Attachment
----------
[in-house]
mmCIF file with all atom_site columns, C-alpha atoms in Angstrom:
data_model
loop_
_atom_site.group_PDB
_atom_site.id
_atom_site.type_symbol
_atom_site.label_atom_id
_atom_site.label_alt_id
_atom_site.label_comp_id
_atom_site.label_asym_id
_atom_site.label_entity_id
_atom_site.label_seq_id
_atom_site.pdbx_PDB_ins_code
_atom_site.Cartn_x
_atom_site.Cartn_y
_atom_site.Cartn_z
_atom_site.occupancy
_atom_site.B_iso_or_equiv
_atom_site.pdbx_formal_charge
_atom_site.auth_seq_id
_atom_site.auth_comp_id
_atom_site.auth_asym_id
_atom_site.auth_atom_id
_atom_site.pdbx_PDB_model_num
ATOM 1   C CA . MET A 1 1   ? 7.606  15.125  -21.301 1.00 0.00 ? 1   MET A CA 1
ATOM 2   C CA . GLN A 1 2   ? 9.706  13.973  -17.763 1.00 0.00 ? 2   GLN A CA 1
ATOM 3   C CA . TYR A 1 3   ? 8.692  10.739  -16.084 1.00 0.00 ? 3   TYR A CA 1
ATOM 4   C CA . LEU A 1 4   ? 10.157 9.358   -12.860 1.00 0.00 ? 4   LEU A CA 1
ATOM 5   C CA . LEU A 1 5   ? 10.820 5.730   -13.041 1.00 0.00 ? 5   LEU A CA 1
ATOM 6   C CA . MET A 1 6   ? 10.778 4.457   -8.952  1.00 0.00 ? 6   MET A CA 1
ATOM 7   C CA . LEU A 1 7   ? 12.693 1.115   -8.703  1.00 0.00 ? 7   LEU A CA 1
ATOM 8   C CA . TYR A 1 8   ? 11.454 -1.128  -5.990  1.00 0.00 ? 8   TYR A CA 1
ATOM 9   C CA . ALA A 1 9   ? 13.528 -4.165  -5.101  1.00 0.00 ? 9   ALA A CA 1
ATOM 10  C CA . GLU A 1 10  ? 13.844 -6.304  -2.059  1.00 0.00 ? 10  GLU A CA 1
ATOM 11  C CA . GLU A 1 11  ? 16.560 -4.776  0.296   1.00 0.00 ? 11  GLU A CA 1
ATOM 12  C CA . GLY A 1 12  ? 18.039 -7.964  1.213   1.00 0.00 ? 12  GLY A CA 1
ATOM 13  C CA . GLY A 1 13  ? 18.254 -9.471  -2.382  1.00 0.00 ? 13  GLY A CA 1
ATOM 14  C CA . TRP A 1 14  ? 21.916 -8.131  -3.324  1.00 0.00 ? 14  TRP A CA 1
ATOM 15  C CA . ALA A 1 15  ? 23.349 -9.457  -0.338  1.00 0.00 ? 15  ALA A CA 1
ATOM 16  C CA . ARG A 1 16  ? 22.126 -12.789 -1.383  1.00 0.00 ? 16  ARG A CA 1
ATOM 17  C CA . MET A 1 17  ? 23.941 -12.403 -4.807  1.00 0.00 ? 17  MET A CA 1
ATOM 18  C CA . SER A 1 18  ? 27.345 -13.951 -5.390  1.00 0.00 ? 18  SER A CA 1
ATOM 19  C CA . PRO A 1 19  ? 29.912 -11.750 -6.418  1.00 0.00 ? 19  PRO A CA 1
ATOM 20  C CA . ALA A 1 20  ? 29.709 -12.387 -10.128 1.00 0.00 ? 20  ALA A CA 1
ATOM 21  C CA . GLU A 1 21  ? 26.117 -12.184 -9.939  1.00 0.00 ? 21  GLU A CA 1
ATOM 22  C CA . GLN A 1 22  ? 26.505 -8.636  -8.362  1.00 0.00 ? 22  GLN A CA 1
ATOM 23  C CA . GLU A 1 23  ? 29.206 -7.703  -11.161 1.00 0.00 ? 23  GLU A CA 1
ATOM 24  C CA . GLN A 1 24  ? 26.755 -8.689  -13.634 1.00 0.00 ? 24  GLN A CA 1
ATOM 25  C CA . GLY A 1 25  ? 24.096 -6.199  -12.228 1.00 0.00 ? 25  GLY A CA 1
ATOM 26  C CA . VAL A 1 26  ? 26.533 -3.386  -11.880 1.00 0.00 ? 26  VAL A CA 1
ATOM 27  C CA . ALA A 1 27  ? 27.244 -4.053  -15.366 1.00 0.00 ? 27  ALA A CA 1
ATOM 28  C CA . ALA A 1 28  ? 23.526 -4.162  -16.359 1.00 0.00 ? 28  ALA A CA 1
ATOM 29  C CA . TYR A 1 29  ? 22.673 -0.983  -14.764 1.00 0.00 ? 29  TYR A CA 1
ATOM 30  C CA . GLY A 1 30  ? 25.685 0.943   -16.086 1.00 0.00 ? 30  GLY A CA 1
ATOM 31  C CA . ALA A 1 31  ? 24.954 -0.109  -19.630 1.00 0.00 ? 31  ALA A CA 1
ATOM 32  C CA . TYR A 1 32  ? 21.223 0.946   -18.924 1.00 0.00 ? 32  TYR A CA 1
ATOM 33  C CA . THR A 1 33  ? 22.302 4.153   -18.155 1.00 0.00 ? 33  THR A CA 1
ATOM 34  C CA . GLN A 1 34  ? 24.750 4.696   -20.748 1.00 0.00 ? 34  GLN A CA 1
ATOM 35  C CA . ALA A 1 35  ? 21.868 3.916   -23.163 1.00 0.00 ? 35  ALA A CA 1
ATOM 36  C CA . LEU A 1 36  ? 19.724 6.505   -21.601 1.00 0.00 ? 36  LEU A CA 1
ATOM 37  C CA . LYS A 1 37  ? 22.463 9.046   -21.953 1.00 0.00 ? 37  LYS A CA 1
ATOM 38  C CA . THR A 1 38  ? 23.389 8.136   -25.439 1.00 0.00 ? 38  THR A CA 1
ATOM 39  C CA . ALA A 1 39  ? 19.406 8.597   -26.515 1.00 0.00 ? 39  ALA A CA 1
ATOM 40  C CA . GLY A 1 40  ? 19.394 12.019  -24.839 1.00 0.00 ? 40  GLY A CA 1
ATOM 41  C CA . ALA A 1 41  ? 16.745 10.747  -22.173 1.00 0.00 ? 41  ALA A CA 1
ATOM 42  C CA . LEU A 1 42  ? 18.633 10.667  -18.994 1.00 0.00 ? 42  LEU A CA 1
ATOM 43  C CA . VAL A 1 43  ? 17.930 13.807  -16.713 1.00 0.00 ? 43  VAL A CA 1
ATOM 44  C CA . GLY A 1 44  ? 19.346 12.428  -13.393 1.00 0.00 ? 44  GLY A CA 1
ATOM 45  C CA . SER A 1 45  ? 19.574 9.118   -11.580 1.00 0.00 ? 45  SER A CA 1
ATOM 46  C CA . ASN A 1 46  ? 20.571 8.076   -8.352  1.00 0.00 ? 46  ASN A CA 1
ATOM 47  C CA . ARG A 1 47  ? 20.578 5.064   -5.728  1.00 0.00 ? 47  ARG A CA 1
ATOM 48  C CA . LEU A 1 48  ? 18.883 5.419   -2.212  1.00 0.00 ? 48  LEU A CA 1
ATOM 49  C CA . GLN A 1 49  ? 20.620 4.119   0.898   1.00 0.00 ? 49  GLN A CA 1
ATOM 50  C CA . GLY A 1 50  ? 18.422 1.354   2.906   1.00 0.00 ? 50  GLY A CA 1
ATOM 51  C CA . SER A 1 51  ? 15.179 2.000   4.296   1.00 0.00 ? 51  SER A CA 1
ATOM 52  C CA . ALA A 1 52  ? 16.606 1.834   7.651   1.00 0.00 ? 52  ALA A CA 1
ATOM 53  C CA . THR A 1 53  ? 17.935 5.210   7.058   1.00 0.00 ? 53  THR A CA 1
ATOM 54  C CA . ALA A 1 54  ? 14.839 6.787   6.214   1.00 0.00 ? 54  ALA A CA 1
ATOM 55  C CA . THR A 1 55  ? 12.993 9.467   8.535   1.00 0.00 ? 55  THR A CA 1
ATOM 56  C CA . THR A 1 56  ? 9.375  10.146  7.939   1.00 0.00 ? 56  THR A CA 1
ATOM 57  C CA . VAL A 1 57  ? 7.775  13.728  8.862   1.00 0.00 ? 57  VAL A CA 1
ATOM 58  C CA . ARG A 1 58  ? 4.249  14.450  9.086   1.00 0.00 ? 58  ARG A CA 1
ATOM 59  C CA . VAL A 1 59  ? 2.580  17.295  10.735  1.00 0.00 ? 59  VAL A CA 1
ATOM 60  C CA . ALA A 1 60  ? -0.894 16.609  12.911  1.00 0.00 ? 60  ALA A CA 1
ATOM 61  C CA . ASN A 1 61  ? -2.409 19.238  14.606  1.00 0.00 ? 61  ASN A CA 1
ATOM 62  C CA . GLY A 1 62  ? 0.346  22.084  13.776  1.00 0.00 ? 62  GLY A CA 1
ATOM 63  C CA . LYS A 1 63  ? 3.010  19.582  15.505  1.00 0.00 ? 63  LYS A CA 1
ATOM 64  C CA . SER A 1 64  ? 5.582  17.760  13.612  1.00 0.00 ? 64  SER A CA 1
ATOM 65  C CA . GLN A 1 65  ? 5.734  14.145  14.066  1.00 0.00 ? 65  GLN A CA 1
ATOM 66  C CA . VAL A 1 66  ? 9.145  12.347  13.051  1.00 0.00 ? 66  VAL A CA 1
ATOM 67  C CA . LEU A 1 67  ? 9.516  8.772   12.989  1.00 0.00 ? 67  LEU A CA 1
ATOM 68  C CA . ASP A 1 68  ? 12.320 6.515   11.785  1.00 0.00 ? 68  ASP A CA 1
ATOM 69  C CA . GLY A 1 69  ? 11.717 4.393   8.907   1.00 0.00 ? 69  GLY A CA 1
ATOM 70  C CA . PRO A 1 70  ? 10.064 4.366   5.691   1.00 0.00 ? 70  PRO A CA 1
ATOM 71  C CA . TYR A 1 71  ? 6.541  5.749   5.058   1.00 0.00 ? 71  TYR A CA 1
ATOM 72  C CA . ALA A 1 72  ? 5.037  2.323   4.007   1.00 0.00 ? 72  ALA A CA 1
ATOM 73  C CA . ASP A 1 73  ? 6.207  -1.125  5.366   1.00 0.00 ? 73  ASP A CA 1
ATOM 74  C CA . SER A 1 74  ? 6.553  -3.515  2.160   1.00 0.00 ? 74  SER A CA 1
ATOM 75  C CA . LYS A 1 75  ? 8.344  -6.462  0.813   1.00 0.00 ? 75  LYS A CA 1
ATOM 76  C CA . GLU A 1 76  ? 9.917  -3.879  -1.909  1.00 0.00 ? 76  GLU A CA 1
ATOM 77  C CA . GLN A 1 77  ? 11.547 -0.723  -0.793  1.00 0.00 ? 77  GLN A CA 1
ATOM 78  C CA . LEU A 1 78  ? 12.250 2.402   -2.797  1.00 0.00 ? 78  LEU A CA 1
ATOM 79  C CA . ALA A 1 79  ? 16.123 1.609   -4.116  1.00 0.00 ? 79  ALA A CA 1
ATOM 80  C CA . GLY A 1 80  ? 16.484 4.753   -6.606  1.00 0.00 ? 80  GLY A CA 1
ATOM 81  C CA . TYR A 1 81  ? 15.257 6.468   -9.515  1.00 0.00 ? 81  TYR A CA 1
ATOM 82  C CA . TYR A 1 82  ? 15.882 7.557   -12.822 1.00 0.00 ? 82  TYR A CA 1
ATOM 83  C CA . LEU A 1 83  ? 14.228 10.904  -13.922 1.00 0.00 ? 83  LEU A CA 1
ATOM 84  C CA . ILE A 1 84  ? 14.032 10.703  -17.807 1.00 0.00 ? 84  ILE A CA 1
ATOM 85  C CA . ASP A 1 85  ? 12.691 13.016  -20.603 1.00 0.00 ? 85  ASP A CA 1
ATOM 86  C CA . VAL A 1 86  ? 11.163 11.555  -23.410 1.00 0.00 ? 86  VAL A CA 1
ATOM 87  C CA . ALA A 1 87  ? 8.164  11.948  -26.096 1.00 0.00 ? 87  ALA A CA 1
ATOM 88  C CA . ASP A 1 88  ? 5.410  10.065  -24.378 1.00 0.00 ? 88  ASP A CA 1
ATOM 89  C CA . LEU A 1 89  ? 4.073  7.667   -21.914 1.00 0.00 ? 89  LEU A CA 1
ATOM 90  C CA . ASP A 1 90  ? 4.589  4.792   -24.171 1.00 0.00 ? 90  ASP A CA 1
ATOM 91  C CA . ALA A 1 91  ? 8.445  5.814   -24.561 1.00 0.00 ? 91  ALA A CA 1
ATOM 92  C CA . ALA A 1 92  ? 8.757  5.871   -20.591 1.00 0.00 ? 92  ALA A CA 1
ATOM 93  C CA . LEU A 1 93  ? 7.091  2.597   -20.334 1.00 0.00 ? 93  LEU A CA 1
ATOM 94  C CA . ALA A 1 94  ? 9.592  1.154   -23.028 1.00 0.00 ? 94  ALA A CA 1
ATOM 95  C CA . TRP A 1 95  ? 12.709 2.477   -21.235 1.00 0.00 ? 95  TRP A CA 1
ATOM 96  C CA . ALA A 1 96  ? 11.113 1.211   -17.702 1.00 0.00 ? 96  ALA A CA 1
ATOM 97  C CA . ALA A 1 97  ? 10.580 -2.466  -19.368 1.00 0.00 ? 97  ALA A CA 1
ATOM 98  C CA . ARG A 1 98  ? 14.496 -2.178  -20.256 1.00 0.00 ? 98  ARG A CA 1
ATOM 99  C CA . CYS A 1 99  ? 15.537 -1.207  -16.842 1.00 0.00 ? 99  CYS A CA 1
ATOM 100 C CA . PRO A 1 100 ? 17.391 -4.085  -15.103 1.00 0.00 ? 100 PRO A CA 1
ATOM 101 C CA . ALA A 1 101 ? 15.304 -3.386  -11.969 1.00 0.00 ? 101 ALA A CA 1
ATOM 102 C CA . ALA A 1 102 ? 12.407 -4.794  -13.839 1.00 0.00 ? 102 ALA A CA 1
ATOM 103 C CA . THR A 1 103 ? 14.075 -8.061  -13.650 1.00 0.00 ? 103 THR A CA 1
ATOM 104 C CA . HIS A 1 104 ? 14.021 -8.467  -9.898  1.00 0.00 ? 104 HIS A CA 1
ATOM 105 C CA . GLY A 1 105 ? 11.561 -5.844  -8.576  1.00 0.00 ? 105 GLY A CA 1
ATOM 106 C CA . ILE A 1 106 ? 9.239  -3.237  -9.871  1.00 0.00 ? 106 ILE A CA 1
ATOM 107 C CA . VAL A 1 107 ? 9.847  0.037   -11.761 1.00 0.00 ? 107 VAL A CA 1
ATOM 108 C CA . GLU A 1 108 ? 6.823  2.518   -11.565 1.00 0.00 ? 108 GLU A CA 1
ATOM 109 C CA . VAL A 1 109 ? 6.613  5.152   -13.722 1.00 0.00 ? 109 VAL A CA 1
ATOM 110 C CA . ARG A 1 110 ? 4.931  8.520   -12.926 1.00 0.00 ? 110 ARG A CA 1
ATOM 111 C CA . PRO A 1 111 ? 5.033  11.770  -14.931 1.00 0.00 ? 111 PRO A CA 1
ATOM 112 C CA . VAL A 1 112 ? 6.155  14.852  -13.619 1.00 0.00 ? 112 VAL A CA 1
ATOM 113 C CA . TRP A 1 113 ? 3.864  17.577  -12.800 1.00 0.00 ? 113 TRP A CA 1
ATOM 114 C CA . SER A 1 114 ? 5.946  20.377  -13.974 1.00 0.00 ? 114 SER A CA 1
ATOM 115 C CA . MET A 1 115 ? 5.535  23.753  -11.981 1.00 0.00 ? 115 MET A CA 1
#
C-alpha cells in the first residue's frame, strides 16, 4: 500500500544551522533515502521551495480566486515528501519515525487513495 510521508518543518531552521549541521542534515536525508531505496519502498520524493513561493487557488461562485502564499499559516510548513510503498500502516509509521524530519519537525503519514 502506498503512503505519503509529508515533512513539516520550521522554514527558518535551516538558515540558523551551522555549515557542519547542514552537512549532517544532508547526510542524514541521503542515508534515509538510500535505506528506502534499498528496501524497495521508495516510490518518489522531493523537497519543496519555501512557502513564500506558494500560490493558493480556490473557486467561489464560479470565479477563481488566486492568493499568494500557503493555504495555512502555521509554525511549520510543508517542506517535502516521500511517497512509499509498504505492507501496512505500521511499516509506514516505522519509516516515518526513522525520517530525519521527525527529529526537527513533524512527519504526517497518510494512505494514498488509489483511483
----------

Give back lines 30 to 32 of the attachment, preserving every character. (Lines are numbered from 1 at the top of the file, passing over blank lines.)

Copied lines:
ATOM 5   C CA . LEU A 1 5   ? 10.820 5.730   -13.041 1.00 0.00 ? 5   LEU A CA 1
ATOM 6   C CA . MET A 1 6   ? 10.778 4.457   -8.952  1.00 0.00 ? 6   MET A CA 1
ATOM 7   C CA . LEU A 1 7   ? 12.693 1.115   -8.703  1.00 0.00 ? 7   LEU A CA 1